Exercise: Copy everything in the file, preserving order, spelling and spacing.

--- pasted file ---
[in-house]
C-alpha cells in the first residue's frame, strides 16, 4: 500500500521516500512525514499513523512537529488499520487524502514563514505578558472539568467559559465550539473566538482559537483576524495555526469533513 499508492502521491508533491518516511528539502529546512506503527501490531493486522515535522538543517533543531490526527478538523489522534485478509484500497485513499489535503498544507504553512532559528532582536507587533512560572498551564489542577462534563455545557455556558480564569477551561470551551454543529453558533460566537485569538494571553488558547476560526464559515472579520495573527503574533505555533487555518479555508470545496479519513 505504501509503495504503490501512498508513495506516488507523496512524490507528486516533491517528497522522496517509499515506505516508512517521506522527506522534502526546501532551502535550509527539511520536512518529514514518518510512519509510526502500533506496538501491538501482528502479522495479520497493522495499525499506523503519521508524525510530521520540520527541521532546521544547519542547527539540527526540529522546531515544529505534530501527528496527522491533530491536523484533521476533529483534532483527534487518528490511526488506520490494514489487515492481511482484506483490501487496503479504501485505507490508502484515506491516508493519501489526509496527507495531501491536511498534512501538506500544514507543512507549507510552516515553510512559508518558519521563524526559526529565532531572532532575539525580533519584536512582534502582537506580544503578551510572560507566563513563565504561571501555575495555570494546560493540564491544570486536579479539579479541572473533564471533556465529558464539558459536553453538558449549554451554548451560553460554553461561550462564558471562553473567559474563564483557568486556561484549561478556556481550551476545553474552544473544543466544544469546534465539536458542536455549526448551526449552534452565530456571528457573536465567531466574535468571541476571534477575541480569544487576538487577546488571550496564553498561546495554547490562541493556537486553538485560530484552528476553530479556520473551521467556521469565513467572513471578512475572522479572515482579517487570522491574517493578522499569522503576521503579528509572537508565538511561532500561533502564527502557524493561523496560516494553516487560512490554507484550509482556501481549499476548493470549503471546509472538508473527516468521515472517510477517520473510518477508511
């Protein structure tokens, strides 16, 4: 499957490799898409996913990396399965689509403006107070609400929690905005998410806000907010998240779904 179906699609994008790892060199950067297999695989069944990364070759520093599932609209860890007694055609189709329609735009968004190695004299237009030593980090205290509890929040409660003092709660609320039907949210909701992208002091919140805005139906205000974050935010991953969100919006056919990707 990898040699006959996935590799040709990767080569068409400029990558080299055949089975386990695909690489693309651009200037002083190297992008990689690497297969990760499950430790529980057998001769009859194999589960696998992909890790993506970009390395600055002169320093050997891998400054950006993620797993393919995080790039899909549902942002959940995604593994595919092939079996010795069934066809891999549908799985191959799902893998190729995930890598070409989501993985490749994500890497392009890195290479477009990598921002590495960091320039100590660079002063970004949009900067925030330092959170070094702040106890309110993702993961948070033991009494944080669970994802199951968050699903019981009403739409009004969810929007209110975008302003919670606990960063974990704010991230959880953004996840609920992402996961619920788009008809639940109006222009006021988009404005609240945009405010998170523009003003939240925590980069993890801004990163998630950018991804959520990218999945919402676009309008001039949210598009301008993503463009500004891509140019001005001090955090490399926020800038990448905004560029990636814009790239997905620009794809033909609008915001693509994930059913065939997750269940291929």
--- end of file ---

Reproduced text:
[in-house]
C-alpha cells in the first residue's frame, strides 16, 4: 500500500521516500512525514499513523512537529488499520487524502514563514505578558472539568467559559465550539473566538482559537483576524495555526469533513 499508492502521491508533491518516511528539502529546512506503527501490531493486522515535522538543517533543531490526527478538523489522534485478509484500497485513499489535503498544507504553512532559528532582536507587533512560572498551564489542577462534563455545557455556558480564569477551561470551551454543529453558533460566537485569538494571553488558547476560526464559515472579520495573527503574533505555533487555518479555508470545496479519513 505504501509503495504503490501512498508513495506516488507523496512524490507528486516533491517528497522522496517509499515506505516508512517521506522527506522534502526546501532551502535550509527539511520536512518529514514518518510512519509510526502500533506496538501491538501482528502479522495479520497493522495499525499506523503519521508524525510530521520540520527541521532546521544547519542547527539540527526540529522546531515544529505534530501527528496527522491533530491536523484533521476533529483534532483527534487518528490511526488506520490494514489487515492481511482484506483490501487496503479504501485505507490508502484515506491516508493519501489526509496527507495531501491536511498534512501538506500544514507543512507549507510552516515553510512559508518558519521563524526559526529565532531572532532575539525580533519584536512582534502582537506580544503578551510572560507566563513563565504561571501555575495555570494546560493540564491544570486536579479539579479541572473533564471533556465529558464539558459536553453538558449549554451554548451560553460554553461561550462564558471562553473567559474563564483557568486556561484549561478556556481550551476545553474552544473544543466544544469546534465539536458542536455549526448551526449552534452565530456571528457573536465567531466574535468571541476571534477575541480569544487576538487577546488571550496564553498561546495554547490562541493556537486553538485560530484552528476553530479556520473551521467556521469565513467572513471578512475572522479572515482579517487570522491574517493578522499569522503576521503579528509572537508565538511561532500561533502564527502557524493561523496560516494553516487560512490554507484550509482556501481549499476548493470549503471546509472538508473527516468521515472517510477517520473510518477508511
């Protein structure tokens, strides 16, 4: 499957490799898409996913990396399965689509403006107070609400929690905005998410806000907010998240779904 179906699609994008790892060199950067297999695989069944990364070759520093599932609209860890007694055609189709329609735009968004190695004299237009030593980090205290509890929040409660003092709660609320039907949210909701992208002091919140805005139906205000974050935010991953969100919006056919990707 990898040699006959996935590799040709990767080569068409400029990558080299055949089975386990695909690489693309651009200037002083190297992008990689690497297969990760499950430790529980057998001769009859194999589960696998992909890790993506970009390395600055002169320093050997891998400054950006993620797993393919995080790039899909549902942002959940995604593994595919092939079996010795069934066809891999549908799985191959799902893998190729995930890598070409989501993985490749994500890497392009890195290479477009990598921002590495960091320039100590660079002063970004949009900067925030330092959170070094702040106890309110993702993961948070033991009494944080669970994802199951968050699903019981009403739409009004969810929007209110975008302003919670606990960063974990704010991230959880953004996840609920992402996961619920788009008809639940109006222009006021988009404005609240945009405010998170523009003003939240925590980069993890801004990163998630950018991804959520990218999945919402676009309008001039949210598009301008993503463009500004891509140019001005001090955090490399926020800038990448905004560029990636814009790239997905620009794809033909609008915001693509994930059913065939997750269940291929």